Hi Jason, you make very fine arguments, just a few points:
not your fault but I think we should stop comparing carpentry or bridge building to software development, in general. The cost of a poorly done wall is not the same of a typo, for mainstream software development at least and if it is, that's why a lot of people are working to develop safer tools (see the whole idea behind Rust)
some types of software development (iOS programming for example) are quite obnoxious to do without IDEs, or systems where code is auto-generated...
I hope desk checking does not pick up, for the sake of the environment. You can still export code in PDF and reading it on the computer or phone if you really have to.
Anyhow, I think your whole argument is about developing a deeper knowledge of how computers work and how software development works, especially now that Moore's Law is dead
Ps. prints are fine but we should remind people to remove them. I've seen so many codebases with debugging prints left in for production. At least use logging levels 😛
For what it's worth, I live in the northwest U.S. Forestry is critical to our ecosystem here, and it's an ongoing treadmill to keep the forests from becoming overdense. So, around here, paper is quite good for the environment, because it's a good use of a resource we need to heavily thin anyway! (An overthick forest is a burning forest.)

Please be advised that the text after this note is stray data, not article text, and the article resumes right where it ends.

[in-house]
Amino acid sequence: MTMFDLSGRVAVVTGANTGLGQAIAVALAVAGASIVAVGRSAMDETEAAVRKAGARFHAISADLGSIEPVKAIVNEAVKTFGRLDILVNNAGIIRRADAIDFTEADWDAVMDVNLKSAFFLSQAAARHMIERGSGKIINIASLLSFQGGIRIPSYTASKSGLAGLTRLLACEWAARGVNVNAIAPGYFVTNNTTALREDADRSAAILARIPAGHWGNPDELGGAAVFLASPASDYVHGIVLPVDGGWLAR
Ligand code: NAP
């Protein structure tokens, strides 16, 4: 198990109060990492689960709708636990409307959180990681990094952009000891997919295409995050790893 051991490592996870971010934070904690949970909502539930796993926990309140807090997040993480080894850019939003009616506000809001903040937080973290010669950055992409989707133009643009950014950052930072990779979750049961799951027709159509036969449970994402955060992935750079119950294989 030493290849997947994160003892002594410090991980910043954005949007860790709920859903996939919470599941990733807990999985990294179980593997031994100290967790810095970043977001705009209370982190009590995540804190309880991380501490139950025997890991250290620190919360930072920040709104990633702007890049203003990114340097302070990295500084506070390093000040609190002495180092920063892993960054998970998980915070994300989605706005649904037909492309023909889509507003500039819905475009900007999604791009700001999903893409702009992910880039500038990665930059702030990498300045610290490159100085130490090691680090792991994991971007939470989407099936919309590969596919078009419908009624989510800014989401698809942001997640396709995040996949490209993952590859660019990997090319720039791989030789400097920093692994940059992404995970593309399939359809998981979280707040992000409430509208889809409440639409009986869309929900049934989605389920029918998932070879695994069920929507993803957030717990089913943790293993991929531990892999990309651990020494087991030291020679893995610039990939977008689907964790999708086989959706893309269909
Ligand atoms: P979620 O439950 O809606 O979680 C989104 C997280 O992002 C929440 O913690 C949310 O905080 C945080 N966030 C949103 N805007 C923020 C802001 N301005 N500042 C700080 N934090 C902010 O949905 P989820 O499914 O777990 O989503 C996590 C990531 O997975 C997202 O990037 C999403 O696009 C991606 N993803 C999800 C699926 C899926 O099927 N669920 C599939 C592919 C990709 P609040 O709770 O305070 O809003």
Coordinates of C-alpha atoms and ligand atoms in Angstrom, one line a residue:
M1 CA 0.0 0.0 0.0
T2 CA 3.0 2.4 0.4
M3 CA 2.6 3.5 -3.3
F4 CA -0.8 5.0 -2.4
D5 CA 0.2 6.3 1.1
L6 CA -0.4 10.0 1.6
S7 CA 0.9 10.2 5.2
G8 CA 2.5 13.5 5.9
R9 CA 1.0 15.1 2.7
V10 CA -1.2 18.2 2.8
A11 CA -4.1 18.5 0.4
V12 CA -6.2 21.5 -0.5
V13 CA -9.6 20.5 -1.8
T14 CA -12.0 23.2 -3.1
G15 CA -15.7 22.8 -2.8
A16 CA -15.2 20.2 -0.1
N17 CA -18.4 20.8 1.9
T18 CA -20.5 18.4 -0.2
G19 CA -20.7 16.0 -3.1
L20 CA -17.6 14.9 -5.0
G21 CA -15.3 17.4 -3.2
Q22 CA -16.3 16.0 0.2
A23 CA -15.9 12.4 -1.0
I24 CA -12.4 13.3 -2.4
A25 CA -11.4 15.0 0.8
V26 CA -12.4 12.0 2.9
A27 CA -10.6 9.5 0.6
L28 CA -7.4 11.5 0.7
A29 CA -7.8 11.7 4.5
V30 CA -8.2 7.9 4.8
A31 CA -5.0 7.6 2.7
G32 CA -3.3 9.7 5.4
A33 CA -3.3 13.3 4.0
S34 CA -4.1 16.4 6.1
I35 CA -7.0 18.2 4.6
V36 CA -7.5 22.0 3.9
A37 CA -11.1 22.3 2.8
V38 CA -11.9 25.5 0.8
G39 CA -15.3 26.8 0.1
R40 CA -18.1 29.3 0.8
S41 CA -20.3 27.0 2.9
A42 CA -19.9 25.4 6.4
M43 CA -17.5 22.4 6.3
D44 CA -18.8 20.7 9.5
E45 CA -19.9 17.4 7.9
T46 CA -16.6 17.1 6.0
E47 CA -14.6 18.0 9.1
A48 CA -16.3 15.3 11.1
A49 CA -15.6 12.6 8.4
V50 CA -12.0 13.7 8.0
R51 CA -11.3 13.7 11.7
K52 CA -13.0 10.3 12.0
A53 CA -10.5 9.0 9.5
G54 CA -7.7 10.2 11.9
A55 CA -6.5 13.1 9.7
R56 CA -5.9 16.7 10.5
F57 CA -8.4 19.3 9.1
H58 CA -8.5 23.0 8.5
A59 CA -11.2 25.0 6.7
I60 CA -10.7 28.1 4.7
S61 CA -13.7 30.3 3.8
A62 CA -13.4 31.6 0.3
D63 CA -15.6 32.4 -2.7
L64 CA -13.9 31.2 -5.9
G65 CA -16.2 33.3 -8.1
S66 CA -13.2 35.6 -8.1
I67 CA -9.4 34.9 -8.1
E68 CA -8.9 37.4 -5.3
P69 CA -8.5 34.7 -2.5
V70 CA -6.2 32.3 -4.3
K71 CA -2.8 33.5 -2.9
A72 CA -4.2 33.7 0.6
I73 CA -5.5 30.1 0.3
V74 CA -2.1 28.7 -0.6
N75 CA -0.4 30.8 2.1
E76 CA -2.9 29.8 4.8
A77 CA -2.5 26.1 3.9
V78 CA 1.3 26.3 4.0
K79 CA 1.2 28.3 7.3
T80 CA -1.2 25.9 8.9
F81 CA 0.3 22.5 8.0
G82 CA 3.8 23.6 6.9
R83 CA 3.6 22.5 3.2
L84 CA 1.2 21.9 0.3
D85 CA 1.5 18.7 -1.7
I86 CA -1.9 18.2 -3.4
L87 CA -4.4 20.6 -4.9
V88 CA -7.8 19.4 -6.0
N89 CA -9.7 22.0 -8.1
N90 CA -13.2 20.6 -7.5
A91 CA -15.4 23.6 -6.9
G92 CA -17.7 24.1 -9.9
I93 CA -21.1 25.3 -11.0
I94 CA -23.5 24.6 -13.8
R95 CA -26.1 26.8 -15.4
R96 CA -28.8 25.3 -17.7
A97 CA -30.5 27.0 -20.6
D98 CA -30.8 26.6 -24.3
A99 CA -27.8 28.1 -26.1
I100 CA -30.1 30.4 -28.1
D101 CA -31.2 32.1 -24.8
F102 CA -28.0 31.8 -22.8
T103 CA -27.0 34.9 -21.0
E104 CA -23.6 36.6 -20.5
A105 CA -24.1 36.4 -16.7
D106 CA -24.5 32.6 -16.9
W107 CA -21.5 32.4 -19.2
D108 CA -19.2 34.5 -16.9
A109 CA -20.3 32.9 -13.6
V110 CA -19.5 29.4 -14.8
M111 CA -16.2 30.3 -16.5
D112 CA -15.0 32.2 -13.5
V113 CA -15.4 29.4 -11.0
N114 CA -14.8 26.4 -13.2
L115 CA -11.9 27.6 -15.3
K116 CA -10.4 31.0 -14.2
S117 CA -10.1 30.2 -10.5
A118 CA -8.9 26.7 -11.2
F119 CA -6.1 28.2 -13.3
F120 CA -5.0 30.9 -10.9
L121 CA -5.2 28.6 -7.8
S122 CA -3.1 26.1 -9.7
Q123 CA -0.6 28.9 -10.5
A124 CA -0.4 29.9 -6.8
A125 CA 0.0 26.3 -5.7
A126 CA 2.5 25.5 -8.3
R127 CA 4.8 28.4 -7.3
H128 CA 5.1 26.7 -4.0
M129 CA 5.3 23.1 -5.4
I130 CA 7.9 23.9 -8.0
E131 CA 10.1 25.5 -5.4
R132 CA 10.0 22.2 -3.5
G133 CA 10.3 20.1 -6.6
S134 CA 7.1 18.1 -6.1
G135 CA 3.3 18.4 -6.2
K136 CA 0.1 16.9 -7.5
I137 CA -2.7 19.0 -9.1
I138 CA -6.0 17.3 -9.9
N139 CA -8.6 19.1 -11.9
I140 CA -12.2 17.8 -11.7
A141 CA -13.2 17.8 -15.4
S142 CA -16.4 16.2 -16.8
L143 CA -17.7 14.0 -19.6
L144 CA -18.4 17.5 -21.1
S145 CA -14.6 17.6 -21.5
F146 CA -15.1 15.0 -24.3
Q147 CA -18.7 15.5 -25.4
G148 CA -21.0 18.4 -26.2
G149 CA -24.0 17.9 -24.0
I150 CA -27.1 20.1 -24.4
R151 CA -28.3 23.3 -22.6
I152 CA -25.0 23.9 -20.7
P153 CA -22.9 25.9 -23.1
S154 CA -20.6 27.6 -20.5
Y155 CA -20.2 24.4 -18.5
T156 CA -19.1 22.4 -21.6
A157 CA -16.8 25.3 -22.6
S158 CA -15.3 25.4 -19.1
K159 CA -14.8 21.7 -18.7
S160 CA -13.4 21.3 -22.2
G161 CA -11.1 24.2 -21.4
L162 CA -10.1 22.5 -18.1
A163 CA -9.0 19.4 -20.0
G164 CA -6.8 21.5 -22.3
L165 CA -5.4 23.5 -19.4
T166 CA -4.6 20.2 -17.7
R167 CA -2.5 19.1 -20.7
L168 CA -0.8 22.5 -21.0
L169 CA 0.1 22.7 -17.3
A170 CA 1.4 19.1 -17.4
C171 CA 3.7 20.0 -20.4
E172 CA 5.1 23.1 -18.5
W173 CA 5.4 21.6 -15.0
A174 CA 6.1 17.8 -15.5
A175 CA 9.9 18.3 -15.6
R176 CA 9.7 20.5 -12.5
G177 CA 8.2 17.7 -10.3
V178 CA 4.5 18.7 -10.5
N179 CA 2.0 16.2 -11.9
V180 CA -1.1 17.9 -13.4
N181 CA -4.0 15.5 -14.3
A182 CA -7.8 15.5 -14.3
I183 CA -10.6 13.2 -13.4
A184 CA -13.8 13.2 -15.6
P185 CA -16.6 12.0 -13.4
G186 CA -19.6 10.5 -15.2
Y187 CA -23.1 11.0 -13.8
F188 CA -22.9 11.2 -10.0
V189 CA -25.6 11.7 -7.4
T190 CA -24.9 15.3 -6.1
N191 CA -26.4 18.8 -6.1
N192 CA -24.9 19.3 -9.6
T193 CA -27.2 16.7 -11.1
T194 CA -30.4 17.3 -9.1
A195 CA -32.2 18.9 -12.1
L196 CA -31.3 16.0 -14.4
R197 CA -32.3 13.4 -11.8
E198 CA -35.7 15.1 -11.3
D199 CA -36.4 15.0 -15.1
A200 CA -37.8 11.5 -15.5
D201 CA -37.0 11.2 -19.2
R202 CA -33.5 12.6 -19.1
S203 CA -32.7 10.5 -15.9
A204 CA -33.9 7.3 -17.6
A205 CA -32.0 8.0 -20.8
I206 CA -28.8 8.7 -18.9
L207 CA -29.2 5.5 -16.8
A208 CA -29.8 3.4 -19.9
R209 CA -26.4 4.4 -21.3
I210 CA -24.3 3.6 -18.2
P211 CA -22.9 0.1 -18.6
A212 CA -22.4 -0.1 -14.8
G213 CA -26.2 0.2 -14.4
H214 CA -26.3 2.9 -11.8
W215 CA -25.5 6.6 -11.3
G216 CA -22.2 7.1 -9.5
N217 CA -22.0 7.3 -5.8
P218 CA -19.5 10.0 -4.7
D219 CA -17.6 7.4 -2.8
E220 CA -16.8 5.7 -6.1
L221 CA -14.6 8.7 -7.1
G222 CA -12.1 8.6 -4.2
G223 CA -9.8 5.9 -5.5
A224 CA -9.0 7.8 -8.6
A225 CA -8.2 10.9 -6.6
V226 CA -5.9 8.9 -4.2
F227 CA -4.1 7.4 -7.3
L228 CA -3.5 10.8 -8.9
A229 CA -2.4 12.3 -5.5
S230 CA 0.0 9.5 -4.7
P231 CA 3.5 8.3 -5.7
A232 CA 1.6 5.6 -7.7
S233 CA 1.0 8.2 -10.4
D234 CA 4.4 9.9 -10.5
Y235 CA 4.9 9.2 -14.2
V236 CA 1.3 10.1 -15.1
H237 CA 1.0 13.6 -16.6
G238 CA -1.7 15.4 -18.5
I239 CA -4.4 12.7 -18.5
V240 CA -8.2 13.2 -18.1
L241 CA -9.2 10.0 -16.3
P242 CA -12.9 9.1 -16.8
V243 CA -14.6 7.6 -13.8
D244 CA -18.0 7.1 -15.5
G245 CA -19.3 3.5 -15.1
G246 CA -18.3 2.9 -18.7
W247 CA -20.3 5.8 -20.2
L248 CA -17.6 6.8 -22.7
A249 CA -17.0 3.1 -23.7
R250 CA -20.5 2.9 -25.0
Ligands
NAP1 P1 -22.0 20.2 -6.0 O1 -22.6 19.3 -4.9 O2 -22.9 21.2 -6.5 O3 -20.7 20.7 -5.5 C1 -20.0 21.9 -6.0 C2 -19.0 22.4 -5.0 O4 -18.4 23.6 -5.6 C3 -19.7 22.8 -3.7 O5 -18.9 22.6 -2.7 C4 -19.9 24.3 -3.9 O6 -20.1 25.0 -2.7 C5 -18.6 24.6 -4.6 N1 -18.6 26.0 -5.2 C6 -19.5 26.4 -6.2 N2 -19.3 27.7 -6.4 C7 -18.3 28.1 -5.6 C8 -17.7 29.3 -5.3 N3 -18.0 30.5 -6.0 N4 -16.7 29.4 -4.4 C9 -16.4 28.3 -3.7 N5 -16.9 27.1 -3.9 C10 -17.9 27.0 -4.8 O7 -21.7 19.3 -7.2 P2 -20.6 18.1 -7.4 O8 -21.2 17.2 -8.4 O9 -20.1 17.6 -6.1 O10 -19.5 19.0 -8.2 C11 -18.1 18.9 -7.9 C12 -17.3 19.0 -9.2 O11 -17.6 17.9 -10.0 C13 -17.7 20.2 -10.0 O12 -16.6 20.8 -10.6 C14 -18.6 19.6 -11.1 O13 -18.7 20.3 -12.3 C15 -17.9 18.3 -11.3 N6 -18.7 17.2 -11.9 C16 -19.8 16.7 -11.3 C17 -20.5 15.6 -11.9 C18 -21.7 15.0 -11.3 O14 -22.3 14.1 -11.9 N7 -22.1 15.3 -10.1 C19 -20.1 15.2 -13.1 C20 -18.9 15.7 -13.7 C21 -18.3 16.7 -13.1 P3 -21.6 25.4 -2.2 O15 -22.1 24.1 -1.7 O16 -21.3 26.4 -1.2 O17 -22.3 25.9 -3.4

That aside, you can do desk checking without printing, as you've described, but I think it needs to come back as a practice in some medium at least.
Also, if you make a mistake building a wall, the wall falls over. If you make a typo in a piece of software, the results range from a minor inconvenience to a lost satellite, from a screen flicker to a catastrophic, fatal plane crash. We should NOT be downplaying the seriousness of bugs.
Now, that said, there are some differences between engineering fields (sciences) and programming (more of an art than a science). Where the comparison is apt is still in the tools. ;)
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